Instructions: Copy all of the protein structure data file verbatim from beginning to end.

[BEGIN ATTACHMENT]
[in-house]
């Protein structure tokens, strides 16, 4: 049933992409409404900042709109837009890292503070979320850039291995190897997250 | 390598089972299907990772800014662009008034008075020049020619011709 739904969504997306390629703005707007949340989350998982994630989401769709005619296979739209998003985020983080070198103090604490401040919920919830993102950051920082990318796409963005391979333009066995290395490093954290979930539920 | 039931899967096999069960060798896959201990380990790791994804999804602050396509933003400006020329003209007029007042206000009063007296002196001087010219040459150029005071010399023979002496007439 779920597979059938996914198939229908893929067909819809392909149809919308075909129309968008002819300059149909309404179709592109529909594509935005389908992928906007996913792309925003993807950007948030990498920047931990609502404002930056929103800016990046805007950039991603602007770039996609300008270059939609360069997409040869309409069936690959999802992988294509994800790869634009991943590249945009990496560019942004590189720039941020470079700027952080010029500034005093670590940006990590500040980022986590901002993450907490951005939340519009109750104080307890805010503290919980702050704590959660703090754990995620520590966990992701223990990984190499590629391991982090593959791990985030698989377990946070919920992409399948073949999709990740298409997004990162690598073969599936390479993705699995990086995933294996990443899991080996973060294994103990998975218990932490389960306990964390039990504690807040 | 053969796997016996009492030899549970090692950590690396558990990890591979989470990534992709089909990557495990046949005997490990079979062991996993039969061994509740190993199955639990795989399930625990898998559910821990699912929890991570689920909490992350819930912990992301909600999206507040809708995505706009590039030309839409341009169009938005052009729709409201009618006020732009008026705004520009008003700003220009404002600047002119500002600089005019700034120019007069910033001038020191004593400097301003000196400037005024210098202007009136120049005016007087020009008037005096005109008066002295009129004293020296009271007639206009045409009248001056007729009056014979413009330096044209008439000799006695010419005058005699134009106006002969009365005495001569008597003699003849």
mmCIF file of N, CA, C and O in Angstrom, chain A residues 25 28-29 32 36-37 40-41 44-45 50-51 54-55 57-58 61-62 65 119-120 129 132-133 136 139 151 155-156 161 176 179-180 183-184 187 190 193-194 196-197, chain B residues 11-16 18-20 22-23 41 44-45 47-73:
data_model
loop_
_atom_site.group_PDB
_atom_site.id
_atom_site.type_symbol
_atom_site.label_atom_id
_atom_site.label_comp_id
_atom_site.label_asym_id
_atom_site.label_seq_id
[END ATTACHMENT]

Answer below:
[in-house]
């Protein structure tokens, strides 16, 4: 049933992409409404900042709109837009890292503070979320850039291995190897997250 | 390598089972299907990772800014662009008034008075020049020619011709 739904969504997306390629703005707007949340989350998982994630989401769709005619296979739209998003985020983080070198103090604490401040919920919830993102950051920082990318796409963005391979333009066995290395490093954290979930539920 | 039931899967096999069960060798896959201990380990790791994804999804602050396509933003400006020329003209007029007042206000009063007296002196001087010219040459150029005071010399023979002496007439 779920597979059938996914198939229908893929067909819809392909149809919308075909129309968008002819300059149909309404179709592109529909594509935005389908992928906007996913792309925003993807950007948030990498920047931990609502404002930056929103800016990046805007950039991603602007770039996609300008270059939609360069997409040869309409069936690959999802992988294509994800790869634009991943590249945009990496560019942004590189720039941020470079700027952080010029500034005093670590940006990590500040980022986590901002993450907490951005939340519009109750104080307890805010503290919980702050704590959660703090754990995620520590966990992701223990990984190499590629391991982090593959791990985030698989377990946070919920992409399948073949999709990740298409997004990162690598073969599936390479993705699995990086995933294996990443899991080996973060294994103990998975218990932490389960306990964390039990504690807040 | 053969796997016996009492030899549970090692950590690396558990990890591979989470990534992709089909990557495990046949005997490990079979062991996993039969061994509740190993199955639990795989399930625990898998559910821990699912929890991570689920909490992350819930912990992301909600999206507040809708995505706009590039030309839409341009169009938005052009729709409201009618006020732009008026705004520009008003700003220009404002600047002119500002600089005019700034120019007069910033001038020191004593400097301003000196400037005024210098202007009136120049005016007087020009008037005096005109008066002295009129004293020296009271007639206009045409009248001056007729009056014979413009330096044209008439000799006695010419005058005699134009106006002969009365005495001569008597003699003849």
mmCIF file of N, CA, C and O in Angstrom, chain A residues 25 28-29 32 36-37 40-41 44-45 50-51 54-55 57-58 61-62 65 119-120 129 132-133 136 139 151 155-156 161 176 179-180 183-184 187 190 193-194 196-197, chain B residues 11-16 18-20 22-23 41 44-45 47-73:
data_model
loop_
_atom_site.group_PDB
_atom_site.id
_atom_site.type_symbol
_atom_site.label_atom_id
_atom_site.label_comp_id
_atom_site.label_asym_id
_atom_site.label_seq_id